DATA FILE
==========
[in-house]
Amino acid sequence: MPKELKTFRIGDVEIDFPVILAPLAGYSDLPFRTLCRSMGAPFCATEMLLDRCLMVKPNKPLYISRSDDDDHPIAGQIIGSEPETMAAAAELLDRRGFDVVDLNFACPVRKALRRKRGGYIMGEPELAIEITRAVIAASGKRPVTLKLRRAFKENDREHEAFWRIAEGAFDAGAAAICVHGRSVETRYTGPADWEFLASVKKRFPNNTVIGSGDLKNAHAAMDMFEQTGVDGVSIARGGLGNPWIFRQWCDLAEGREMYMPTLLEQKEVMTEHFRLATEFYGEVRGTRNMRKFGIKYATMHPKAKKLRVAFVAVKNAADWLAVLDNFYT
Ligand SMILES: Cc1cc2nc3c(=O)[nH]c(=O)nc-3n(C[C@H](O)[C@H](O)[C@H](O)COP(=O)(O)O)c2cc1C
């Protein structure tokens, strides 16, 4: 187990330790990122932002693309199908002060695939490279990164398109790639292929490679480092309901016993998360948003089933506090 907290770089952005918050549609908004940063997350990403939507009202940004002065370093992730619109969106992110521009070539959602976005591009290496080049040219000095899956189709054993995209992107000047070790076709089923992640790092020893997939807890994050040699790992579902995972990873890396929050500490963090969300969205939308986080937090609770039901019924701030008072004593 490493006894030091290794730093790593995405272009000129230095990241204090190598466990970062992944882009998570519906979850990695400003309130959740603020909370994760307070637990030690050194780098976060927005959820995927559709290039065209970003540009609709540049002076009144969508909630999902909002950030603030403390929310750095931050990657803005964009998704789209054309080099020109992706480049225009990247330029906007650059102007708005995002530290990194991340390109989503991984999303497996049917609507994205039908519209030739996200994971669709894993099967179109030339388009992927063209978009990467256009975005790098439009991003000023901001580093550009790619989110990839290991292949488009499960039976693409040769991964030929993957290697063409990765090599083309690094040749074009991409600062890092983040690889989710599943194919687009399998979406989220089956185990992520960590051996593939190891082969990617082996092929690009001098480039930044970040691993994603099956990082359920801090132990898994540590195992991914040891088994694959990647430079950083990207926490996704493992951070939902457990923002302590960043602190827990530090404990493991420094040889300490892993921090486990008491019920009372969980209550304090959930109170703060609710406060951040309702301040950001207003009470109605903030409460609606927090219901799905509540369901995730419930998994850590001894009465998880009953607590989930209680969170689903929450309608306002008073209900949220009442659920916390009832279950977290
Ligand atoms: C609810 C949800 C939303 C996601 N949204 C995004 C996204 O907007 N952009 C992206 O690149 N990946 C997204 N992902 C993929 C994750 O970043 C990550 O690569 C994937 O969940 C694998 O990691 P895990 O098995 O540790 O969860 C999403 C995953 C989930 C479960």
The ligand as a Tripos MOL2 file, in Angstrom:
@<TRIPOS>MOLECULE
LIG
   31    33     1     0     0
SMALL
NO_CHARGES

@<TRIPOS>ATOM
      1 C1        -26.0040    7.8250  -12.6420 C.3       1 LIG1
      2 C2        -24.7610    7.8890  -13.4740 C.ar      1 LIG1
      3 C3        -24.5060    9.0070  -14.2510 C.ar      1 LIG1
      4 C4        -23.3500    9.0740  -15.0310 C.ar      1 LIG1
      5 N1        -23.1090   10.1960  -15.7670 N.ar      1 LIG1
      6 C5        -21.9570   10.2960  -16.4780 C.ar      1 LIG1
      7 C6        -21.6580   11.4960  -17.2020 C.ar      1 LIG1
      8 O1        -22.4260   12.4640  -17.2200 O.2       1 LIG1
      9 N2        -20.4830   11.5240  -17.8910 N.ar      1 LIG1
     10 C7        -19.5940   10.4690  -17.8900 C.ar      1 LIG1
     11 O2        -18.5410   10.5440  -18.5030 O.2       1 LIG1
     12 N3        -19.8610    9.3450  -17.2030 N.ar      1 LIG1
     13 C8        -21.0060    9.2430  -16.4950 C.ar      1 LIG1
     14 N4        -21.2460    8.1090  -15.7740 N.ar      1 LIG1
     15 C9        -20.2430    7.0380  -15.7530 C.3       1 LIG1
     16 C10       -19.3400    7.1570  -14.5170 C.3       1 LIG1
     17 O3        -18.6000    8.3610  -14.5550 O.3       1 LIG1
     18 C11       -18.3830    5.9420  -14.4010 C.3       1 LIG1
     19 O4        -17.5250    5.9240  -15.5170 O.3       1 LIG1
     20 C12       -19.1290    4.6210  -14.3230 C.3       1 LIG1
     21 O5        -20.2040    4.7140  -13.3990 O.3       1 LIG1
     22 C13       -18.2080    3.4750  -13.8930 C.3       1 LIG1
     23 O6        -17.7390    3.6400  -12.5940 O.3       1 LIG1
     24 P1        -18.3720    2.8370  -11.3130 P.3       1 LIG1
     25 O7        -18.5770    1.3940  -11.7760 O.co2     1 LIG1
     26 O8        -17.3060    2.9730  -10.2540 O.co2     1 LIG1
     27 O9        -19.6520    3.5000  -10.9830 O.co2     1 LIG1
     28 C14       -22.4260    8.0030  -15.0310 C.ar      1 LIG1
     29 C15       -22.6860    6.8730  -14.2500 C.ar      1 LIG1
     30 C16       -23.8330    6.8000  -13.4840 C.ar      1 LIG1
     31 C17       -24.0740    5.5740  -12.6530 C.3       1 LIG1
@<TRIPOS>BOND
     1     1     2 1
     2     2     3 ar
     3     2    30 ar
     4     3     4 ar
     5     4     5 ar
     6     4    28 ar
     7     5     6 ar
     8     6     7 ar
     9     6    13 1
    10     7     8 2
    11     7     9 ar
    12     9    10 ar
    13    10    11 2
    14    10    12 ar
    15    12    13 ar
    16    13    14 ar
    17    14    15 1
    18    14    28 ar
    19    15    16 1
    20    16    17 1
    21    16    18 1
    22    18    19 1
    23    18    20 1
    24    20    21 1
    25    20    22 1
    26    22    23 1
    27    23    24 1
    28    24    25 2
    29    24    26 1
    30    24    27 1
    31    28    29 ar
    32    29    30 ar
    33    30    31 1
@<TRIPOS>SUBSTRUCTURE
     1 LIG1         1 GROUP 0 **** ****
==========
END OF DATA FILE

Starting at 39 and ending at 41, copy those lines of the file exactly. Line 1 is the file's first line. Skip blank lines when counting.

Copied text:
     27 O9        -19.6520    3.5000  -10.9830 O.co2     1 LIG1
     28 C14       -22.4260    8.0030  -15.0310 C.ar      1 LIG1
     29 C15       -22.6860    6.8730  -14.2500 C.ar      1 LIG1